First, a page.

Dear Christine, Cinderella in Clinton Township

  • Posted on November 12, 2017 at 10:40 am

Dear Christine,

Sometimes I feel like Cinderella in my family. I went to college, have always been ambitious, have always been responsible. I got a great job after college working at a successful law firm, I saved enough money to buy my first house. On the other hand, my brother has accomplished nothing yet has the heart of my parents. He’s way too attractive for his own good and my parents have done nothing but coddle and support him. At a family dinner last week, my parents suggested I take on Billy when they are gone! I was too shocked to say, “oh hell no,” which Is what I was shouting in my head. I’ve always been obedient and good and never heard a word of praise from them, yet they lavish it on my lazy, live in the basement of their home brother. He’s 35 by the way. How can I stand up to them and let them know I don’t want to pick up where they left off? They are getting older and having health problems. I don’t want to be my brother’s keeper! Thanks for your thoughts,


Dear Cinderella,

This is not a news flash for you, but life isn’t fair and parents do favor one child over another! I often hear this problem occurring in families. It is understandable if your brother is disabled and cannot take care of himself, say if he had epilepsy or was a paraplegic. It is completely unfair when parents coddle a grown son who is lazy. It’s unacceptable for them to expect you to take on their relationship with him when they are gone.

The term you cited “my brother’s keeper” is a Biblical phrase from the story of Cain and Abel, in which the LORD asked Cain “where is your brother Abel?” and Cain replied “Am I my brother’s keeper?” Cain had just murdered Abel. (Genesis 4:9)

There is another Biblical story about a lazy brother: The Parable of the Prodigal Son (Luke 15:11 –32.) Prodigal means “wastefully extravagant” and well describes the younger son became poor and begged his father to be hired as a servant, expecting to be cut off. His father welcomes him and throws a big party for him. The older son, who has worked hard and never had a day off much less a party, is angry. These are very different stories and can be interpreted many ways, but neither one is a roadmap for your own family relationships. Killing your brother is not advised, and complaining to your parents about their laxness towards him has not changed their behavior. However, you can set your own boundaries. You are not your parents and you do not have to treat him the way they do. Make it clear to your brother and to your parents that you will not be caretaker for your brother who is capable of taking care of himself. It is hard to confront all of them, so I would suggest writing a letter. Take your time with it. Write and rewrite it, so that you can drain the horror and rage from it. Outline what you can and cannot do. Your parents are aging and facing their own health challenges. It is very possible that they will drain their resources caring for your brother to the point of not being able to afford to care for themselves. This is unwise, but if it were to happen, they may expect you to pick up their care as well as your brother. Start with a letter. Try to talk to them about this very real problem. It would be great if you knew your parents had arranged a will or trust and had adequate finances to take care of themselves. It is essential that your brother know upfront (though he may not believe it) that you will not be funding his existence after mom and dad have died. They all need to know this fact well before your brother is pounding on your front door, expecting to be welcomed to live in your basement. This situation will push all of your buttons. Family does that. If you aren’t ready to start writing letters or talking to your family, try getting into therapy yourself. Figure out what is blocking you from taking action that you need to take to protect yourself. If you understand what feelings or beliefs are holding you back from taking action, you will be better prepared to challenge those beliefs or let go of those feelings. And you will get support you will need to set healthy boundaries. Good luck. Christine Cantrell, PhD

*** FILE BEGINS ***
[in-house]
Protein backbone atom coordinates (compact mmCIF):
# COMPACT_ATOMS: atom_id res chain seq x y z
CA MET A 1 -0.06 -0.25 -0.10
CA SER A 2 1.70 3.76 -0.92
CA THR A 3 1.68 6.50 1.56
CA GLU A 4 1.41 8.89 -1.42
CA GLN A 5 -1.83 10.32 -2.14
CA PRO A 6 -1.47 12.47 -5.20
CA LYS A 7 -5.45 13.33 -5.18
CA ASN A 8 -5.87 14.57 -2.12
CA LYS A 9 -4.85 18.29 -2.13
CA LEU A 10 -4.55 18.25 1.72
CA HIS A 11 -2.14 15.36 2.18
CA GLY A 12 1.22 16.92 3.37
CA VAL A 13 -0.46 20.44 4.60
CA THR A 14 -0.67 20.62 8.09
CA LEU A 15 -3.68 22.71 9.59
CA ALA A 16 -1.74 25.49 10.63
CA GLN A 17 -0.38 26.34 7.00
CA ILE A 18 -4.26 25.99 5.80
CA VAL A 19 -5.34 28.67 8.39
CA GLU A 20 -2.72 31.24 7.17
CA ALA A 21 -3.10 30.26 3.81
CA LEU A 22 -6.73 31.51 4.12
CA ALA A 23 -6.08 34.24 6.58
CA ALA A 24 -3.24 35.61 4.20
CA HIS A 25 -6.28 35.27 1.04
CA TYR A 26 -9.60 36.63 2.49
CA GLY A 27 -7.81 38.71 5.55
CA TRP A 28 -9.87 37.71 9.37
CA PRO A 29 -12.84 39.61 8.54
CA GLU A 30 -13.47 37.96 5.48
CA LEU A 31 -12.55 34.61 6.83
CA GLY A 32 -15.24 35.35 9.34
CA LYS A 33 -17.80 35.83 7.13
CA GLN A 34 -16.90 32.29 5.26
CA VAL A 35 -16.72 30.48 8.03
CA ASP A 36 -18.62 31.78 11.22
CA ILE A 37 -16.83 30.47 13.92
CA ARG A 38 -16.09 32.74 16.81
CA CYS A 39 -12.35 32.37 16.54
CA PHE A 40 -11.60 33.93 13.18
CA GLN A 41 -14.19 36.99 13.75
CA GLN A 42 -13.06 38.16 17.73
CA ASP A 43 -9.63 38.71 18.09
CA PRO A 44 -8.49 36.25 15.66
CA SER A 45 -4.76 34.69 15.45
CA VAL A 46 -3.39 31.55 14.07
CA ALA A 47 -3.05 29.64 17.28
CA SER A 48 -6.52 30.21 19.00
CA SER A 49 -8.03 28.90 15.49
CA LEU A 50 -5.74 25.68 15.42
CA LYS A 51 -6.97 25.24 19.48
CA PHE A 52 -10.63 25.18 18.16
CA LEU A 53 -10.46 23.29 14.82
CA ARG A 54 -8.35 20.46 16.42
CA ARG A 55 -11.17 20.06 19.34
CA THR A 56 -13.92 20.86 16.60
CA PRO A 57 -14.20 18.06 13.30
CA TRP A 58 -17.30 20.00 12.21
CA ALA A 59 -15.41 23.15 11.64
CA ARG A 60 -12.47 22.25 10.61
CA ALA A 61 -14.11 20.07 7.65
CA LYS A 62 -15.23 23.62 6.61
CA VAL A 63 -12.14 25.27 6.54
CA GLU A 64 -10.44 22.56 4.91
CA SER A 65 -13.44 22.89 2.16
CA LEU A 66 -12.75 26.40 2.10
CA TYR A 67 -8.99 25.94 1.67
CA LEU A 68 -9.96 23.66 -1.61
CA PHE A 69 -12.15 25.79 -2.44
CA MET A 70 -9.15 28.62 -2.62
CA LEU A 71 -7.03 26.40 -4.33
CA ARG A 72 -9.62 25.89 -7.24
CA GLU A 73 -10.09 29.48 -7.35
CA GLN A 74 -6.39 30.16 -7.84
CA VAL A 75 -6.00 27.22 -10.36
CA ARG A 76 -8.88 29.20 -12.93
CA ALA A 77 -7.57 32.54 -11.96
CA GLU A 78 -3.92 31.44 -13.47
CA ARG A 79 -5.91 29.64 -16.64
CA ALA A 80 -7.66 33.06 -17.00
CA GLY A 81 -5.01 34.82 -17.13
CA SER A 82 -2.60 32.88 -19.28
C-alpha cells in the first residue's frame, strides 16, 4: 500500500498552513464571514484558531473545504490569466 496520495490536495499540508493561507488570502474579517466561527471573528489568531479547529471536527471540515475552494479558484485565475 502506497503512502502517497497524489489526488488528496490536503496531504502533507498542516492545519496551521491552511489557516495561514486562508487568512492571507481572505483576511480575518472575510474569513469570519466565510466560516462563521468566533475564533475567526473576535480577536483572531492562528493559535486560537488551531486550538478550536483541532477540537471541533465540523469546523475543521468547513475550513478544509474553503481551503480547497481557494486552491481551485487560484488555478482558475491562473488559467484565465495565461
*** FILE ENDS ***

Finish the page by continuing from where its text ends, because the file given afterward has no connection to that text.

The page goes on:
Christine C. Cantrell, PhD
1026 W. 11 Mile Rd,
Suite C
Royal Oak, MI 48067

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